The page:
46 terms



Terms in this set (...)

what is being measured with different types of analysis: cost-minimization
cost: dollars
outcome: clinical measure

comparing money to a clinical measure (two blood pressure drugs that have the same outcome but different costs)
what is being measured with different types of analysis: cost-effectiveness
cost: dollars
outcome: clinical measure

comparing the money for two drugs that may have slightly different effectiveness outcomes.
what is being measured with different types of analysis: cost-benefit
cost: dollars
outcome: dollars

cost of service/drug versus cost of the benefit/risk
what is being measured with different types of analysis: cost-utility
cost: dollars
outcome: clinical measure / dollars / quality-adjusted life years

cost of service/drug compared to how many quality years are added to life
what is being measured with different types of analysis: cost of illness
nothing (not assessed)
cost minimization analysis

used when two or more therapeutic interventions are EQUIVALENT in terms of their outcomes or consequences

Purpose is to choose the least costly of equivalent alternatives.
cost effectiveness analysis

outcomes are measured on same scale, however are NOT equivalent
cost-benefit analysis

outcomes can be measured in different units, both cost and benefits are in dollars

Only analysis we are discussing where the outcome measure is also cost. All the others compare cost to some other type of outcome measure.
cost-utility analysis

like CEA, except the outcome is QALYs, uses utility values on scale of 0-1 (death-perfect health).
what pharmacoeconomics is and what it evaluates
Definition: describes a compilation of methodologies that evaluate economic, clinical, and humanistic outcomes (ECHO) of pharmaceutical products and services

Can be used to evaluate formulary products, treatment guidelines, prior authorizations and step-therapy policies, disease management, etc.
Apply understanding of QALY in a cost-utility analysis
- Quality Adjusted Life Years
- Takes into account if additional life years are of quality or not, using utility value scale. You could do a CEA, but maybe the additional life years are in a coma and on a ventilator versus being able to live at home with little to no assistance.
- To determine the QALY you multiply the additional years by the utility value.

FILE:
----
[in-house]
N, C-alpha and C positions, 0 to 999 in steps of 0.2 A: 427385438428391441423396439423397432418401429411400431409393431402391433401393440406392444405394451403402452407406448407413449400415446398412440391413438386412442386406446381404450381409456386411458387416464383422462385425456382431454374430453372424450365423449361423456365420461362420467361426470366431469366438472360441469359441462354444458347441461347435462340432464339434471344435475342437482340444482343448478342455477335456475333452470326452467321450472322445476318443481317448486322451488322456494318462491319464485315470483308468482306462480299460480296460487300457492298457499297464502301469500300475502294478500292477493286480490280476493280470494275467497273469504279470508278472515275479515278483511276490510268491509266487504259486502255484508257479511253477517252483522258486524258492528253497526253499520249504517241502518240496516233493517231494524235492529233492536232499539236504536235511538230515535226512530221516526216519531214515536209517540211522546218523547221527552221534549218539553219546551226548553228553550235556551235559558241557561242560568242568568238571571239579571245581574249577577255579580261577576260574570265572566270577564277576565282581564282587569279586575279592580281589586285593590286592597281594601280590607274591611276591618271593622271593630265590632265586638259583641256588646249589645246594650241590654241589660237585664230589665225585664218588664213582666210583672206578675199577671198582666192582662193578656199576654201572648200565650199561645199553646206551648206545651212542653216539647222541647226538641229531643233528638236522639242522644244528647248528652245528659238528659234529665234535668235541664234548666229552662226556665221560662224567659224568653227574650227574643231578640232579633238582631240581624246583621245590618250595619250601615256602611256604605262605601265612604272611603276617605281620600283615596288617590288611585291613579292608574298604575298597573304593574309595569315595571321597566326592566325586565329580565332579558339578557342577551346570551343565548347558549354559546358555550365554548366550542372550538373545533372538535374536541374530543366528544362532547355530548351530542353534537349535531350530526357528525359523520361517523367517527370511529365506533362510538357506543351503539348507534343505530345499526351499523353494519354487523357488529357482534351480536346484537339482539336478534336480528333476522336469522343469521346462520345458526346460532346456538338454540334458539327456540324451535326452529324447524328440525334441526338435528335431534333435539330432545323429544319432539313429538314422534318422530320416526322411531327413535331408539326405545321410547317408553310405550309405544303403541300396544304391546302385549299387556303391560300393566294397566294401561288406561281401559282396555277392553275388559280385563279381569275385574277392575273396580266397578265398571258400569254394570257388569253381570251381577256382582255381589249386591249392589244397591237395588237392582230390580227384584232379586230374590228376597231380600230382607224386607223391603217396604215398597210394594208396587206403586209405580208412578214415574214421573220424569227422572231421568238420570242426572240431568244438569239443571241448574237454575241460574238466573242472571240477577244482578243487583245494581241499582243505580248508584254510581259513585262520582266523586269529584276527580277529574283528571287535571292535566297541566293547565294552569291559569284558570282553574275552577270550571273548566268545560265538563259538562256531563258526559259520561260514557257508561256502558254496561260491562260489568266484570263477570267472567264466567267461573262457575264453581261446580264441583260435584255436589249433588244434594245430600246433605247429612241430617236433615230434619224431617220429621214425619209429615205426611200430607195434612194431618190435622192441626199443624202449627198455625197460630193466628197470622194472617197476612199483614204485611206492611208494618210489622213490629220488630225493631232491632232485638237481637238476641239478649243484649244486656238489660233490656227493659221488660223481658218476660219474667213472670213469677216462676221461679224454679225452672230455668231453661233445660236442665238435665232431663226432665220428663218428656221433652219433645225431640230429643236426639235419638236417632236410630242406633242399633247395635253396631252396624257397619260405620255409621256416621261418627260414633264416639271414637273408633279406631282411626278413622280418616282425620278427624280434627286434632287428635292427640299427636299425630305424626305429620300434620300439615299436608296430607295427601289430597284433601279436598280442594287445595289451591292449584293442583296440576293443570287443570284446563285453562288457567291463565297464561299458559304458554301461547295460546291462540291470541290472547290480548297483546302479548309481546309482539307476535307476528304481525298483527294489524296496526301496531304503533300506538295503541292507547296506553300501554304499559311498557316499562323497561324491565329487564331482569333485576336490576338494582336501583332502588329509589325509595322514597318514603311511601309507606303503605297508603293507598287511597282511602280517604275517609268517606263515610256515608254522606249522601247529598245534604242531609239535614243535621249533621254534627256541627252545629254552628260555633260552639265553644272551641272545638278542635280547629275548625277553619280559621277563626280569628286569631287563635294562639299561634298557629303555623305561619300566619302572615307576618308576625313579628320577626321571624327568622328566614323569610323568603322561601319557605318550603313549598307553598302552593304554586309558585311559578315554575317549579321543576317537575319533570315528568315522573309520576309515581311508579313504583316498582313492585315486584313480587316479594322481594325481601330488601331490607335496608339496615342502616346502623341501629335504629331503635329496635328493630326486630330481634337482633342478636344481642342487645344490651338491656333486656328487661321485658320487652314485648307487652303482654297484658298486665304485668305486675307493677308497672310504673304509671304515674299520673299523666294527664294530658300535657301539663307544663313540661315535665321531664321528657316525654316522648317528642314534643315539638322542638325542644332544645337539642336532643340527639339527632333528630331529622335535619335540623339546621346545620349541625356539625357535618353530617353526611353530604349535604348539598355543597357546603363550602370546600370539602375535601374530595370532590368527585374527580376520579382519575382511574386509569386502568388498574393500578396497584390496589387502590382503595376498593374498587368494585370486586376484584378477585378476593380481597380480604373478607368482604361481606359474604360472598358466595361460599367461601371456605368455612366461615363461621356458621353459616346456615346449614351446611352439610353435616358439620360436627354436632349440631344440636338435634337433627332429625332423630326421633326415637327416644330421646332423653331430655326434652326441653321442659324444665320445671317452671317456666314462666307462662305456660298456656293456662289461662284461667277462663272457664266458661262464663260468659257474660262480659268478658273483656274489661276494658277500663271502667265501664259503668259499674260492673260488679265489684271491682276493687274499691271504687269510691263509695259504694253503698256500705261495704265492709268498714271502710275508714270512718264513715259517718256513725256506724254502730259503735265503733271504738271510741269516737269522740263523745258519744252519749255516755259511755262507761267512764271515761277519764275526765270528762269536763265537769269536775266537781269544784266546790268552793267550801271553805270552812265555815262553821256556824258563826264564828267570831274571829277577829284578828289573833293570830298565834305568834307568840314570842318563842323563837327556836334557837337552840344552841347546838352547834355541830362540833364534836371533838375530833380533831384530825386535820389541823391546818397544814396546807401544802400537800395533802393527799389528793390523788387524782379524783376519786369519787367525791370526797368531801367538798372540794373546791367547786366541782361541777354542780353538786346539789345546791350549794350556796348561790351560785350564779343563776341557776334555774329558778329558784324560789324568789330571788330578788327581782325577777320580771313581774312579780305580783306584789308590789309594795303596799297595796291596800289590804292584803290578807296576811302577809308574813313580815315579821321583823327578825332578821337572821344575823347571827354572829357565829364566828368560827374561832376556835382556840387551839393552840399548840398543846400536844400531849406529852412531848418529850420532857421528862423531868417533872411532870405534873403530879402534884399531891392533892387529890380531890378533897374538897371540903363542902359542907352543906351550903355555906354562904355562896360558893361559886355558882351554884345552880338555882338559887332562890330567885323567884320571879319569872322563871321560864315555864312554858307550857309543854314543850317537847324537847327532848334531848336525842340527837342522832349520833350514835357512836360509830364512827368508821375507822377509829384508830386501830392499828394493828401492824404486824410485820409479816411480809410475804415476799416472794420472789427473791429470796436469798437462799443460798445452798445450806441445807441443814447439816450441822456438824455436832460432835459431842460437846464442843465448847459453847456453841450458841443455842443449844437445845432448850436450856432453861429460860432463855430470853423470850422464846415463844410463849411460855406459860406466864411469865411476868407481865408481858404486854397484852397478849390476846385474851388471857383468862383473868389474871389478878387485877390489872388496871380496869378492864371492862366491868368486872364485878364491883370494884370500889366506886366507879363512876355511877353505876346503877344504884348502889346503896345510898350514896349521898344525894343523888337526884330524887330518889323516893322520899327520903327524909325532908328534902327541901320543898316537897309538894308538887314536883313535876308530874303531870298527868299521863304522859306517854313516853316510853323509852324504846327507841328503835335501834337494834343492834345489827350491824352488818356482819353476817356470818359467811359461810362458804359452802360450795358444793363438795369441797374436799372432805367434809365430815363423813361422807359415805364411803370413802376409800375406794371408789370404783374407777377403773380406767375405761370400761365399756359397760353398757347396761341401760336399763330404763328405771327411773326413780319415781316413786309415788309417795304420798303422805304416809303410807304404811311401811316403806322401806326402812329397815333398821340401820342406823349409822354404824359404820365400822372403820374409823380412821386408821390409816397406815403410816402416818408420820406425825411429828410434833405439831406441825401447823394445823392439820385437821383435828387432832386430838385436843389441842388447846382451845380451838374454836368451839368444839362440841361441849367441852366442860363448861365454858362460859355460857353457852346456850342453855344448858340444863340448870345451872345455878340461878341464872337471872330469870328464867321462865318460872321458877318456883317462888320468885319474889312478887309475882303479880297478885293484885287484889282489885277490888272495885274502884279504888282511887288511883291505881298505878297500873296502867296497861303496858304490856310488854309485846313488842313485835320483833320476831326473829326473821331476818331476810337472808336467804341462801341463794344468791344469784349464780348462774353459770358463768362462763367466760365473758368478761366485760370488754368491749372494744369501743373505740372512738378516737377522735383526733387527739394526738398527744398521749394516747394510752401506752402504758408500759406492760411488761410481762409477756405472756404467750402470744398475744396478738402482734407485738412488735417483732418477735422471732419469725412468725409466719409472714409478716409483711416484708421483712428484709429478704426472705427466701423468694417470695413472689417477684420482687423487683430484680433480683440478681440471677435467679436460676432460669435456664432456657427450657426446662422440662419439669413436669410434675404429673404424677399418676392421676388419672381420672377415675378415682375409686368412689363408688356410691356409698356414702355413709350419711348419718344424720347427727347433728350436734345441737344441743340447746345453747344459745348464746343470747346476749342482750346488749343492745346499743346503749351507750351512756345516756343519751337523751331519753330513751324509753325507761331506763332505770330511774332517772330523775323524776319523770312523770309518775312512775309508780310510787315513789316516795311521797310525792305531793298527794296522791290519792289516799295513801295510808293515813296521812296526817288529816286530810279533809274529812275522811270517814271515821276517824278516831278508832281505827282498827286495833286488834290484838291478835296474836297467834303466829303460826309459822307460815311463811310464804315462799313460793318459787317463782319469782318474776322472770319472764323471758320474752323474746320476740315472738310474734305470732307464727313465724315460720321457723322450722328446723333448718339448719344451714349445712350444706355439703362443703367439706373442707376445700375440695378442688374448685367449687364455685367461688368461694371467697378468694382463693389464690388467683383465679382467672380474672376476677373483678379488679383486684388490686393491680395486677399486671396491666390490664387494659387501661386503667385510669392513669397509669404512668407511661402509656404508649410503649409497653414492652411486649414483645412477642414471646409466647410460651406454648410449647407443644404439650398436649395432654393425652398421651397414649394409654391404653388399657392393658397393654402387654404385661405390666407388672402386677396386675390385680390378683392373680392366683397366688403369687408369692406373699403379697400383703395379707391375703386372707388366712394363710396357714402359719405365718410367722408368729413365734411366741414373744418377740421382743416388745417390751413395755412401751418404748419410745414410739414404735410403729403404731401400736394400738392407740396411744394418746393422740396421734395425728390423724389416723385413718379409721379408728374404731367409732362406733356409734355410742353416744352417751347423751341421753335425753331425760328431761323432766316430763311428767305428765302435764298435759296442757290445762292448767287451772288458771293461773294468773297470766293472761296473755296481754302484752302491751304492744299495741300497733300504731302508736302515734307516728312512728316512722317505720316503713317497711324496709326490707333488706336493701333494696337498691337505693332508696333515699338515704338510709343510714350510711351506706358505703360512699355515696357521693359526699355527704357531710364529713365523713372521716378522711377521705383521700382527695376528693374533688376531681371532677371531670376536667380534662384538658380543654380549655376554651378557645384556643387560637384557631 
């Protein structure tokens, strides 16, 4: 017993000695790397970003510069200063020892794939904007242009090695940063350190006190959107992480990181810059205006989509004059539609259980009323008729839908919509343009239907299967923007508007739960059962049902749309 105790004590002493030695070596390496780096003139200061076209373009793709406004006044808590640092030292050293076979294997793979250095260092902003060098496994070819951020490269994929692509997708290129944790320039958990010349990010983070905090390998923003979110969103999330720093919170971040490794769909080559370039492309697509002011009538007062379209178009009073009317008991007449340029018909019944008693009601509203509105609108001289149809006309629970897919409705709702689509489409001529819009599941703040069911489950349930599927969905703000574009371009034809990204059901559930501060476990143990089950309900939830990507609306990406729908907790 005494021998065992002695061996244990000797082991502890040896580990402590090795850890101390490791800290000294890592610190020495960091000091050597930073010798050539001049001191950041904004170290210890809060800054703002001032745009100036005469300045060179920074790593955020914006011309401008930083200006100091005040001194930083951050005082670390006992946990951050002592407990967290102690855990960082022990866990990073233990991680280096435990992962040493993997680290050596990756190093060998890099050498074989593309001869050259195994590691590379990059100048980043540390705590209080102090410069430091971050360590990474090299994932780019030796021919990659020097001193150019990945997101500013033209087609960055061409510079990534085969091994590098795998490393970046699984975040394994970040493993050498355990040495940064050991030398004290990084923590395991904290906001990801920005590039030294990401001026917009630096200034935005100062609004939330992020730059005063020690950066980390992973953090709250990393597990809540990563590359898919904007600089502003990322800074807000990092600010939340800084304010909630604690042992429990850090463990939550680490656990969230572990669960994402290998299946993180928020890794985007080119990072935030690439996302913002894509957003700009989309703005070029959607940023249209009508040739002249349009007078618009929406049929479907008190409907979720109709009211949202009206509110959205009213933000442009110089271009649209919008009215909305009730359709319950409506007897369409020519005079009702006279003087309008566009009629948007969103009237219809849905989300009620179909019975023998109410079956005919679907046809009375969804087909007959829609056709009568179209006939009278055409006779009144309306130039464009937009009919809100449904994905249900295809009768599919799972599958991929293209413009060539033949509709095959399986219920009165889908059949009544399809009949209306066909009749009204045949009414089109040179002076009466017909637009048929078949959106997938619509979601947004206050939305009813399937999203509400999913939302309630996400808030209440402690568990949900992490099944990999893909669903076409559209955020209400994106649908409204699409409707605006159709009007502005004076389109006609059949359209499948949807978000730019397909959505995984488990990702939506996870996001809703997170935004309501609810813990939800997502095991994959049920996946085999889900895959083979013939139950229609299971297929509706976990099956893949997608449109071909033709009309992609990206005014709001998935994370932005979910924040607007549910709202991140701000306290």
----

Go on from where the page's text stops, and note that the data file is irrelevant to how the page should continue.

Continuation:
- The total cost is then divided by the QALY to get the CU ratio (Cost/QALY)
Decision Analysis
utilizes a statistical model to analyze clinical and resource data already in the literature
Two Types of Decision Analysis
- decision tree
- markov model
Decision Tree
Direct observation not feasible, sum of probabilities of a cost occurring x the cost estimated for treatment alternatives
Markov Model
- In terms of "health states", better for chronic diseases, looks at probability of being well, ill, or dead.
- Takes into account a patient may go between well and ill multiple times, only dead once

describes a compilation of methodologies that evaluate the economic, clinical, and humanistic dimensions of pharmaceutical products and services.

Some examples are to help decide which medications to put on a formulary, what medication(s) to start with and then switch to based on data, and many others.
cost-consequence analysis

Presents all costs and all effects in a disaggregated tabular format (combined under appropriate categories) so that decision makers can better choose the costs and consequences that fit their perspective.
lowest cost per unit output; best allocation of resources that optimize productivity.
it works; positives outweigh negatives.
it works in the real world; works for individuals for which it was intended.
Direct medical costs
Resources consumed for medical services or products that are directly related to the product or service being evaluated.

Examples: physician services, medications, labs, X-rays, etc.
Direct nonmedical costs
Resources consumed as a result of the medical product or service being provided
Examples: transportation, special diets, etc.
Indirect costs
Resources spent that are indirectly associated with the product or service (i.e. loss of productivity)
Controversial because it is difficult to measure
Intangible costs
Pain and suffering